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On May 7, I was honored to be invited to present at the Online Influence conference in Cardiff, UK.
I presented a keynote in the morning on “from Social Media to Social Business;” the talk was well received, according to tweets and feedback at the event. I was also invited to take part on a panel as the last item of the day, in front of 300 or so people. This second panel consisted of William Conner, from PWC, Jeremy Waite from Salesforce (a good friend of mine), Michael Page, from Synthesio, Luke Moore, from Crimson Hexagon, and Mike Bevans from Yahoo.
But when I took my seat on stage, I very quickly realized that the panel consisted of five middle-aged men (six, including William as Chair), clearly not a fair representation of the digital, social or even real world.
What I had learned just before the panel started was the fact that two female panelists had been invited (thus balancing the mix better), however both had been unable to attend. One was apparently involved in voting on the general election being held in the UK on the same day.
Some way into the panel, a young woman asked the obvious question—where are the women? I am not sure if William knew about the two female panelists dropping out, so no mention of it was made, making the five of us look quite stupid on stage.
We were asked to respond to the issue of gender diversity, and I mentioned that I fully support women on boards, as well as an active campaign by the UK Government, headed by Lord Davies, that would ensure 25% female representation on boards by the end of 2015. In Australia this goal is 30% by 2017.
I did mention that there was a real opportunity for people of either gender to prove their digital literacy–thus helping to inject strong digital skills on Financial Times Stock Exchange 100 boards—and this is a topic for an upcoming blog post. (You can watch a replay of my presentation at the Northern Ireland Chamber of Commerce in Belfast earlier this month, during which I outlined the urgent need for digital literacy on boards in the UK and beyond.)
However as I was talking about digital diversity I realized I was not addressing the very real issue of gender diversity on the very panel that I was sitting on.
Hacking the panel format
What happened next changed the whole dynamic of the panel, and the discussion.
I offered to give up my seat on the panel, and invited the young woman who asked the question, Miranda Bishop, onto the stage. As I heard discussed after the panel, there was some encouragement from those sitting around Miranda, and she came forward to sit on the panel for the rest of the session. In fact as Miranda tells it on her blog post about the experience:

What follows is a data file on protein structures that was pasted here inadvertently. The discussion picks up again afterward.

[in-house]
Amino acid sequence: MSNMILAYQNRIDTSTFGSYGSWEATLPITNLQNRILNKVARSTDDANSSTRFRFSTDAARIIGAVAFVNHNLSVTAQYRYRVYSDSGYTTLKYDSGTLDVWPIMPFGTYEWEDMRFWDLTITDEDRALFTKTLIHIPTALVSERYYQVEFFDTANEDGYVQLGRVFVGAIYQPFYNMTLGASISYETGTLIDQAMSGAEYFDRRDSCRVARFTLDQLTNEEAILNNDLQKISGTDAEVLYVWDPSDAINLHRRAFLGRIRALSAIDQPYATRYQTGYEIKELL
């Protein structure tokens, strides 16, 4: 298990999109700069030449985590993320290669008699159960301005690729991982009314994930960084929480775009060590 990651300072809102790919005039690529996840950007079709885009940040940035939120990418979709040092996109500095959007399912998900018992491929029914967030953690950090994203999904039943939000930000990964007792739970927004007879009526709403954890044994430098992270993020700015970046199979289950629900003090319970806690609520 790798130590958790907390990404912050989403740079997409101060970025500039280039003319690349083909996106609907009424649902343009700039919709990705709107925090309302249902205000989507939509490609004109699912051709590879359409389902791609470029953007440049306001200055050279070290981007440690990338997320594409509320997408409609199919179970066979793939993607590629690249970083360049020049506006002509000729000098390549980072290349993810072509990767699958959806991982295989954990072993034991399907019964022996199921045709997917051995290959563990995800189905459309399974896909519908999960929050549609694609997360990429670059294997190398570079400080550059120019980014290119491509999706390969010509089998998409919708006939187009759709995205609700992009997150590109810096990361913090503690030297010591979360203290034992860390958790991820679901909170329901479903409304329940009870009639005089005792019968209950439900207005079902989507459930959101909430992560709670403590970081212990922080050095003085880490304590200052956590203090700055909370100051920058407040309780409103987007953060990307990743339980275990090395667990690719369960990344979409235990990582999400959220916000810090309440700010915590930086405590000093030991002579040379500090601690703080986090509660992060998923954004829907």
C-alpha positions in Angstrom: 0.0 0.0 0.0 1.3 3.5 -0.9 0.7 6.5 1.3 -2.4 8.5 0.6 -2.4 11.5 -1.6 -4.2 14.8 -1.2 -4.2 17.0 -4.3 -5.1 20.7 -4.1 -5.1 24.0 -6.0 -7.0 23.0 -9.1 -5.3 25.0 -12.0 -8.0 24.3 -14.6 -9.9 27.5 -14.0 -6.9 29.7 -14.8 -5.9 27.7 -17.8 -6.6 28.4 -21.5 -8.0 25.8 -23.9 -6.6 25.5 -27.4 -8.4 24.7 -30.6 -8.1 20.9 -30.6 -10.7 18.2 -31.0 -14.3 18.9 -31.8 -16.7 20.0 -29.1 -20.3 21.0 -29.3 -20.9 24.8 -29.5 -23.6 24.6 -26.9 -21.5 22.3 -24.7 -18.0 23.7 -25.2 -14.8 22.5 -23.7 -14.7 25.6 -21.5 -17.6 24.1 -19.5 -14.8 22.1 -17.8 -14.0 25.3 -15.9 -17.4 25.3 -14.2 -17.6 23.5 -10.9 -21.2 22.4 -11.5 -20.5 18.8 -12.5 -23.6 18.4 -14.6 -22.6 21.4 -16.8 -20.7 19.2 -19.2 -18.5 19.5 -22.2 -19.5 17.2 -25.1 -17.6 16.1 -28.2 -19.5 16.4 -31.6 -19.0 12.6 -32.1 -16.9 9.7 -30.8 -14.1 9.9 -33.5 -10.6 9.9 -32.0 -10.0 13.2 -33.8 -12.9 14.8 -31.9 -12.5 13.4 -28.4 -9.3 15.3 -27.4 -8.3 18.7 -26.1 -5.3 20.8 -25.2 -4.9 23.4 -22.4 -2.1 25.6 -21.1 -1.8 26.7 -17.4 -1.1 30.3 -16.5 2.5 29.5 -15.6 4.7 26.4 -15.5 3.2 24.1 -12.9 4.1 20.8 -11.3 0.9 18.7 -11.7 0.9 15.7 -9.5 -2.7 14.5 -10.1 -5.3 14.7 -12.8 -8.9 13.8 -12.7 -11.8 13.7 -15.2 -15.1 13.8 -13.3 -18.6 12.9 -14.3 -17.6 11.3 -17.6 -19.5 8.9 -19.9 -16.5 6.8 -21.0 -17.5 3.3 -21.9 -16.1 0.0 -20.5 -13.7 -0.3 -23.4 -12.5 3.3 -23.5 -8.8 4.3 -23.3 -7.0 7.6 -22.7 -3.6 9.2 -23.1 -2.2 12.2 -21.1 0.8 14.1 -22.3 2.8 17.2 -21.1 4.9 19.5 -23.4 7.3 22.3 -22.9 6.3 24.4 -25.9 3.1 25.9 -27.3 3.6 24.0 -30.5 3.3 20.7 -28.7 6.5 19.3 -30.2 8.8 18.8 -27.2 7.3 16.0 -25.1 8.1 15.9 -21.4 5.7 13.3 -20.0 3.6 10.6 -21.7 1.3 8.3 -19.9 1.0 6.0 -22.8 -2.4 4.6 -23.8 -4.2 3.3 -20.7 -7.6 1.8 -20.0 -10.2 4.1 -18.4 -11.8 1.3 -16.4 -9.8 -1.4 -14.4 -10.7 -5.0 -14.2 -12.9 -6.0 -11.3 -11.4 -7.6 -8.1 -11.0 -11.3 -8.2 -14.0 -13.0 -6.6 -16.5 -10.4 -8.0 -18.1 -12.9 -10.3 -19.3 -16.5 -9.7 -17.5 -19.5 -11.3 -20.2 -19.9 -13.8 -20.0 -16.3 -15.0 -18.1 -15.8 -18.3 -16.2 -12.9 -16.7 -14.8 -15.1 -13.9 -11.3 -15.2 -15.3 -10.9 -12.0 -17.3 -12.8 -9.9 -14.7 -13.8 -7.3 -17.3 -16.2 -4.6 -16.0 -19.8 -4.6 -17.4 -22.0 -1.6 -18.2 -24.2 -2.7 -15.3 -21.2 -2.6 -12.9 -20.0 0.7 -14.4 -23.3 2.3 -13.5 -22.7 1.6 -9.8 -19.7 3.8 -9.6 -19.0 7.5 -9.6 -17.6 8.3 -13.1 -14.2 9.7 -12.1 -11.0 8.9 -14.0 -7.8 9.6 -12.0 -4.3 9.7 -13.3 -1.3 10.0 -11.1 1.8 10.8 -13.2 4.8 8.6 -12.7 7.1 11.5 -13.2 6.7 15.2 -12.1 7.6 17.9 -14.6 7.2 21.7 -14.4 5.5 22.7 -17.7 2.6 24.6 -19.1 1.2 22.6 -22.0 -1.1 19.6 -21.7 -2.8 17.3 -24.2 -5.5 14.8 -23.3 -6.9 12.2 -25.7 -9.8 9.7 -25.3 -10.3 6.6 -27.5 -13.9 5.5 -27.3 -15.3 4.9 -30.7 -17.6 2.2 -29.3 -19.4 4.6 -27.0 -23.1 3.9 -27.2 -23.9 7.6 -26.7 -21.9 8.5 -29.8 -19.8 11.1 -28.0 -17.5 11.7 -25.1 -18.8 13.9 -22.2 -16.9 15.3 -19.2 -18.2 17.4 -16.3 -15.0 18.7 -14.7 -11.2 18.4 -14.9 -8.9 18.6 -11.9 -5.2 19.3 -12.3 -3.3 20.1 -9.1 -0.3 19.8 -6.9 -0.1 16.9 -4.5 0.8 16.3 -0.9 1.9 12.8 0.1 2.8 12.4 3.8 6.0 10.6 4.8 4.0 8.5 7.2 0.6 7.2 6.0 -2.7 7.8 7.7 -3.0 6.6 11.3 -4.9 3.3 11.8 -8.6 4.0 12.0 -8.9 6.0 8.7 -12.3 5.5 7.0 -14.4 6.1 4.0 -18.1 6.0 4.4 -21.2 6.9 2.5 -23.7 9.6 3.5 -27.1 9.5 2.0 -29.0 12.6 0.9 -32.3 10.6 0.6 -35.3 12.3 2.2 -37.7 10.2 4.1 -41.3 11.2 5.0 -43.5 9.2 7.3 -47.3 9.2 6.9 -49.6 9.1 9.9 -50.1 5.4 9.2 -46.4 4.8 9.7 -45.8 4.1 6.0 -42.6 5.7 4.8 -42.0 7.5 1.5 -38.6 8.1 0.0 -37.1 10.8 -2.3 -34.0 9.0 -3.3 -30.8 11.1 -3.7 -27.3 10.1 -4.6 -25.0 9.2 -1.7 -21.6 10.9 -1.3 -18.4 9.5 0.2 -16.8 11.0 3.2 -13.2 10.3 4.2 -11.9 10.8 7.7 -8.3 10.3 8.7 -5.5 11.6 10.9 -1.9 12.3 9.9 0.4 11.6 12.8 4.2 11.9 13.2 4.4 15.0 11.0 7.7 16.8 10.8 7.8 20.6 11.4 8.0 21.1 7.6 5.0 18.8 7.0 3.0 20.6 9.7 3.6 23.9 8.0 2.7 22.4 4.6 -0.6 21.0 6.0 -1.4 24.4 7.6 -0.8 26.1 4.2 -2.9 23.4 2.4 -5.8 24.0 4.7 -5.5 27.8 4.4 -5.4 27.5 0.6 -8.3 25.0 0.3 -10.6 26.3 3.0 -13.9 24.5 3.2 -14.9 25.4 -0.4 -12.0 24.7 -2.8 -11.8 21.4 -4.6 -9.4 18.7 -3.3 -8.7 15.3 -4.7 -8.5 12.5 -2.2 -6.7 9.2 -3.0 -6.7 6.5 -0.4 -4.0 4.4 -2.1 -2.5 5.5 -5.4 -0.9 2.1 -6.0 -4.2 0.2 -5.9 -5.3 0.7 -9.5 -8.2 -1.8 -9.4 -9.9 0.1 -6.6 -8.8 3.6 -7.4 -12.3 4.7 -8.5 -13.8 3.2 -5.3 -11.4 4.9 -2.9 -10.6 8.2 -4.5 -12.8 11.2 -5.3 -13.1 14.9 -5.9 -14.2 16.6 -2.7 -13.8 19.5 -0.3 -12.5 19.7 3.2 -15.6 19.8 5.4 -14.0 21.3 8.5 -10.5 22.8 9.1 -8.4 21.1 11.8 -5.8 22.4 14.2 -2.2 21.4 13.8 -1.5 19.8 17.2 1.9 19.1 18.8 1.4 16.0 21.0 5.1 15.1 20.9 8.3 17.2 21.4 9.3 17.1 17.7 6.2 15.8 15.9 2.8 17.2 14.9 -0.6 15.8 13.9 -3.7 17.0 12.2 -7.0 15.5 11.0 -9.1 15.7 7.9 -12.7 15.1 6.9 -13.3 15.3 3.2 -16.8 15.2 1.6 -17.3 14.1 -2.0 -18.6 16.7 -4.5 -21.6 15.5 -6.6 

As I made my way down from right at the back of the hall I think my whole body turned red from blushing. Also it’s actually quite lucky that this was a conference about something I am pretty well-informed on in hindsight…
After the event, I heard that the organizers literally were looking through their hands at this point, wondering what this crazy Australian had done, and fearful of what might happen next.
As it was, Miranda brought an amazing perspective to the panel as a 26-year-old small business owner. She explained that when she left school she found it hard to get a job so she started her own social media training agency, “Talking Social Media.”
The response to our new panelist was extremely positive, however, as I had expected.
I’m sure that I am not the first male panelist to give up his seat and try to inject some gender diversity into a conference panel, but we still have a long way to go. In fact, for more information on the problem, there is an excellent Tumblr called “congrats you have an all male panel” that calls out the many, many conferences that neglect a female voice and perspective.
Miranda rightly asked the question that many were asking at the conference, and she also had the confidence to come forward when I asked her to join the panel. And I am so glad she did.
So next time you are at a conference where there is an all-male panel, be the one who says “this is not right” and do something about it—in real time.